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    @JNS I don't think there is a variation of "I must reject this, let's work together on it" in which you don't come off as using your position to bully into a research project.
    – xLeitix
    Commented Nov 27, 2017 at 14:43
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    @KonradRudolph I would consider the ethical problem of not publishing a minor finding to be very small to non-existent. If we go down that rabbit hole, we quickly end up in a world where we would be acting unethically whenever we have an idea but don't find the time to work on it.
    – xLeitix
    Commented Nov 27, 2017 at 14:53

If the paper is overall lousy then simply reject it. I'm sure the reviewers would give you plenty of reasons for this.

However, if all it is, is a weak algorithm but otherwise well written, then it might still be worthy of publication (depends on the journal). Once published, you can then publish your own work and cite the paper. After all, your algorithm is indeed inspired by theirs.

Also, how sure are you that your algorithm is "better"? Always better? 90% of the time better? On CPUs? What about GPUs? How does it scale?

As an example, think about all the sorting algorithms out there. There is not a best algorithm. Depending on the dataset being sorted, any number of algorithms could give the best result.


Does running time actually matter?

It's a program for a paper, not something to be distributed and run commercially on many machines. Perhaps they coded it the way they did because that algorithm is more readable and understandable than a brute force approach.

For example, if something in my paper required me to do something simple like add up the numbers from 1 to n, we all know the sum is equal to n(n+1)/2, but having a loop that goes from 1 to n and adds them together is simpler to read.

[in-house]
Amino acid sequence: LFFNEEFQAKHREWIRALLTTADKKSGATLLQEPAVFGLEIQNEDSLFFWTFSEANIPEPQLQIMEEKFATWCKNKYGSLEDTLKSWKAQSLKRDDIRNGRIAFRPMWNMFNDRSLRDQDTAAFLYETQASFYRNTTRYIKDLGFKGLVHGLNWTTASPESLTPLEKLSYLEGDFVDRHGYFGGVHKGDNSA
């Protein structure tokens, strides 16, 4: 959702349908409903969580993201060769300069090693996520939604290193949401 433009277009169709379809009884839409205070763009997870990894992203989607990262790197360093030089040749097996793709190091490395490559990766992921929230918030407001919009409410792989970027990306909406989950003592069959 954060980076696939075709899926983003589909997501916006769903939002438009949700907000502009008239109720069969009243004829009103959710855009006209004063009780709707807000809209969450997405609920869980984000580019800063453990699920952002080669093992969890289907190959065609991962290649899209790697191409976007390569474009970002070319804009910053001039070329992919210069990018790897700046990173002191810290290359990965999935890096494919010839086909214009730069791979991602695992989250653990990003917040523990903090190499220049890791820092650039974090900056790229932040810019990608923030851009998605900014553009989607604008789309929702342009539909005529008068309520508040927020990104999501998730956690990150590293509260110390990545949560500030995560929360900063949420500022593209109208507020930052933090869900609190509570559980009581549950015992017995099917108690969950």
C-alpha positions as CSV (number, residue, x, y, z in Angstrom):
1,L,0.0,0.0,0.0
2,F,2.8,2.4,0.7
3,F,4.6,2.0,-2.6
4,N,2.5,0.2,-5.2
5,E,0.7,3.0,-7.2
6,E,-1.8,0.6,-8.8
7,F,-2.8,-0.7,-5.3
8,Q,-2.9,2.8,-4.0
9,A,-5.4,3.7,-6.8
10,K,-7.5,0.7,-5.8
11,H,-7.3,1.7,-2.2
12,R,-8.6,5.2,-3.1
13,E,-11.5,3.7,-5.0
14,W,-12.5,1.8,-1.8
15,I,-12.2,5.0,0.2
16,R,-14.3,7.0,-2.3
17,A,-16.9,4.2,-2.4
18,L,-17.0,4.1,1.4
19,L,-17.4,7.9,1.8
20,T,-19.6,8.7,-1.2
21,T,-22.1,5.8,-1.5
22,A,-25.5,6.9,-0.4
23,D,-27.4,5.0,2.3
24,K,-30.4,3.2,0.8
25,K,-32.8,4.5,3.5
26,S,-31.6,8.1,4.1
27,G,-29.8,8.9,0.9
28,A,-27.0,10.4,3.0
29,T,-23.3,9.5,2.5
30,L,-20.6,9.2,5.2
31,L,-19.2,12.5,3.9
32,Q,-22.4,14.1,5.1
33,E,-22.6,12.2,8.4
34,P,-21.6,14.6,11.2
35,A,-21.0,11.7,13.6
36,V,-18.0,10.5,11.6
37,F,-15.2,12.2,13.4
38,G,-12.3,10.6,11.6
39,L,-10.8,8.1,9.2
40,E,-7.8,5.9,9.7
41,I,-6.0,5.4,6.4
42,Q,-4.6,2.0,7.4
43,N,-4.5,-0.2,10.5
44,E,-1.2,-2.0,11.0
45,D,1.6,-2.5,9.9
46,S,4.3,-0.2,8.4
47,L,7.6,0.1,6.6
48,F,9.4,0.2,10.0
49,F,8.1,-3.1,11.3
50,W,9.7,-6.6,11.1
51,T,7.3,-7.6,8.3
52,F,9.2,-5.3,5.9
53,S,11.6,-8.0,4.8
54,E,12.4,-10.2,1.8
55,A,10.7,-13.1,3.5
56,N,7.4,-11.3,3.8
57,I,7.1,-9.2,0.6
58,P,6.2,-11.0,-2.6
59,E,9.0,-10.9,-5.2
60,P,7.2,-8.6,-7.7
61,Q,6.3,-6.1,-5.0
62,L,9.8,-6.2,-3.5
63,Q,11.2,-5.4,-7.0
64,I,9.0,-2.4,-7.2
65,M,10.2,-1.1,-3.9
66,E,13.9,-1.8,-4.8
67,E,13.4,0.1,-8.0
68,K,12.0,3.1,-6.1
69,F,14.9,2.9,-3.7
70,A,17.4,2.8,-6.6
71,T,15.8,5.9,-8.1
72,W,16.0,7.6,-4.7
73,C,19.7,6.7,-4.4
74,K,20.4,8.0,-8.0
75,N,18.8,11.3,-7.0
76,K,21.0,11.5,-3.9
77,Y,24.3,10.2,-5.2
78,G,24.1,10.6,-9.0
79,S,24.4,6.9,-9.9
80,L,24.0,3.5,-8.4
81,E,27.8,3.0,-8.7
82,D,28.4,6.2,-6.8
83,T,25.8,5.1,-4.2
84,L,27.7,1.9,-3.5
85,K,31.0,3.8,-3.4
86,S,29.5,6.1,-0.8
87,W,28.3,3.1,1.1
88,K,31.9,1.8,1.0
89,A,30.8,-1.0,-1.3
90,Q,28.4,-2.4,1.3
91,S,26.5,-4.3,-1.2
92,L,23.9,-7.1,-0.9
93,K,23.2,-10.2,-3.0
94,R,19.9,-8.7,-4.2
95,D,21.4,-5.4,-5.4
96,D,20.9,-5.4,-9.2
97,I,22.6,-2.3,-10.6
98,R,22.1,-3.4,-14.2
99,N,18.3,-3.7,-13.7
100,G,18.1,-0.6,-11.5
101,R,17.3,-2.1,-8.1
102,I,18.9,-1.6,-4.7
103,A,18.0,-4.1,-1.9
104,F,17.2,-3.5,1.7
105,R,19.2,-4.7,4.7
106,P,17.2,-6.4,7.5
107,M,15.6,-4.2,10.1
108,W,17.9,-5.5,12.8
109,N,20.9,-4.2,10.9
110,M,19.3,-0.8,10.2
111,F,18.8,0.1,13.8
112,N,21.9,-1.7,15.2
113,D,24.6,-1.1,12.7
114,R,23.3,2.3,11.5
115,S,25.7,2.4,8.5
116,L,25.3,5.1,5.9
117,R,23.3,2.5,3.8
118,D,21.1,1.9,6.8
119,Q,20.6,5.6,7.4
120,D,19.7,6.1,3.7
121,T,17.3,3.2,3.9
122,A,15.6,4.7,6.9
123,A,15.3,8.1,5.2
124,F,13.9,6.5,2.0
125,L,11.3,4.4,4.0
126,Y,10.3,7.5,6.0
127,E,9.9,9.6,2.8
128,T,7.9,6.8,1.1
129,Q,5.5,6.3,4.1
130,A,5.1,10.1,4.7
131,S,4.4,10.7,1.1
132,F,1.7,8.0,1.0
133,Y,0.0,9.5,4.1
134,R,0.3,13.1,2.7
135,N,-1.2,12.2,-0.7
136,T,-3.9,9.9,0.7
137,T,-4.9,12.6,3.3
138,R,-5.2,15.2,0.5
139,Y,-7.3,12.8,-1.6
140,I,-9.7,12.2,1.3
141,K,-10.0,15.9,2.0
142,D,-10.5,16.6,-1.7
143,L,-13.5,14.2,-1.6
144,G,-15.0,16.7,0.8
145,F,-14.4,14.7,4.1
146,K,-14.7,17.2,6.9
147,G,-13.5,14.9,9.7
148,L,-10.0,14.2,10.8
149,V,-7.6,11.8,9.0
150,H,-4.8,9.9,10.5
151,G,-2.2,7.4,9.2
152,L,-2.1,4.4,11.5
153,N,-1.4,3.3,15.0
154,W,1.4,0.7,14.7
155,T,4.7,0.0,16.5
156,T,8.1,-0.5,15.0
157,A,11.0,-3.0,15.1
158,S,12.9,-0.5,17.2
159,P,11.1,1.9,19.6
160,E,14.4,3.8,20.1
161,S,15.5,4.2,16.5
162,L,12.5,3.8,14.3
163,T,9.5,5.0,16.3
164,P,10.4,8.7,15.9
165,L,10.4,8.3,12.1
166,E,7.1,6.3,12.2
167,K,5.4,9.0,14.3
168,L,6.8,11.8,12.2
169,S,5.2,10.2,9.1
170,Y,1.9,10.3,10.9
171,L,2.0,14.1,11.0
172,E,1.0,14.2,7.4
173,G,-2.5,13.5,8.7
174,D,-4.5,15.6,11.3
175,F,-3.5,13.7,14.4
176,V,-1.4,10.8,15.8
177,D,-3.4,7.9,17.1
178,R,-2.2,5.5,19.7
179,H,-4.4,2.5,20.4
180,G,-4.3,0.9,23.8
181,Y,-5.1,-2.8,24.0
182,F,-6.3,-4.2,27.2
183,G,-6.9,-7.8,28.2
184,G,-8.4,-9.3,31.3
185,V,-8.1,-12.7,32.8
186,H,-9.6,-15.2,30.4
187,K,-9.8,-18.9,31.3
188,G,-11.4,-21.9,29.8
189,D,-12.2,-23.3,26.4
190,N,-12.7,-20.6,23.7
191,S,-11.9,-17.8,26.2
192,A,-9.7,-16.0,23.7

Assuming this is the only 'lousy' thing in the paper that you take issue with, I don't see it as a reason to reject. If you could come up with a brute force approach that quickly, surely they could as well. Perhaps ask them why they chose that algorithm, or ask a senior editor at your paper for a second opinion, not random strangers on the internet.

As far as using the algorithm you wrote yourself goes, the other answers have adequately stated that that would be incredibly unethical.

  • 8
    "Does running time actually matter?" Usually to at least some extent. For example, I've published papers establishing that there's a polynomial-time algorithm for some problem, without pinning down the degree of the polynomial. But "polynomial" made it a significantly stronger paper than "exponential" or "no analysis". In the case of the paper in the question, the running time is worse than what is normally the dumbest possible algorithm. Being out-performed by brute force is usually really bad. Commented Nov 28, 2017 at 14:55
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    At the least, I'd expect the paper to acknowledge that the brute force solution is faster and to justify their alternative approach -- that is, if the authors were aware of this fact. If the algorithm is the major contribution of the paper and this isn't discussed, I'd withhold any recommendation of acceptance until the authors have clarified the manuscript.
    – jme
    Commented Nov 28, 2017 at 16:42

This is one of the most feared and contentious acts in the publication of science. We all have heard stories of the paper that was rejected, only to serve as impetus for a subsequent publication by one of the rejecting reviewers. The worst case, which you would not be guilty of, is rejecting the paper for the sole purpose of benefiting from the idea. That's not the case here. If the optimality of the algorithm is the point of the paper, and you can clearly demonstrate their logic is flawed, you have every right to reject the paper on those grounds. But you should lay this out for them in the review, and give them a chance to rebut. If your logic is iron-clad, you'll win the argument.

Whether it is ethically sound to then move forward with your own publication on the topic is unclear. Did the authors present this work at a conference? If so, and had you seen that talk, you would be justified in moving forward. If not, the manuscript is considered confidential, and your idea was spurred only through a confidential review process. It would be wise to discuss this with the general editor of the publication for guidance. Some day, they may review your own paper.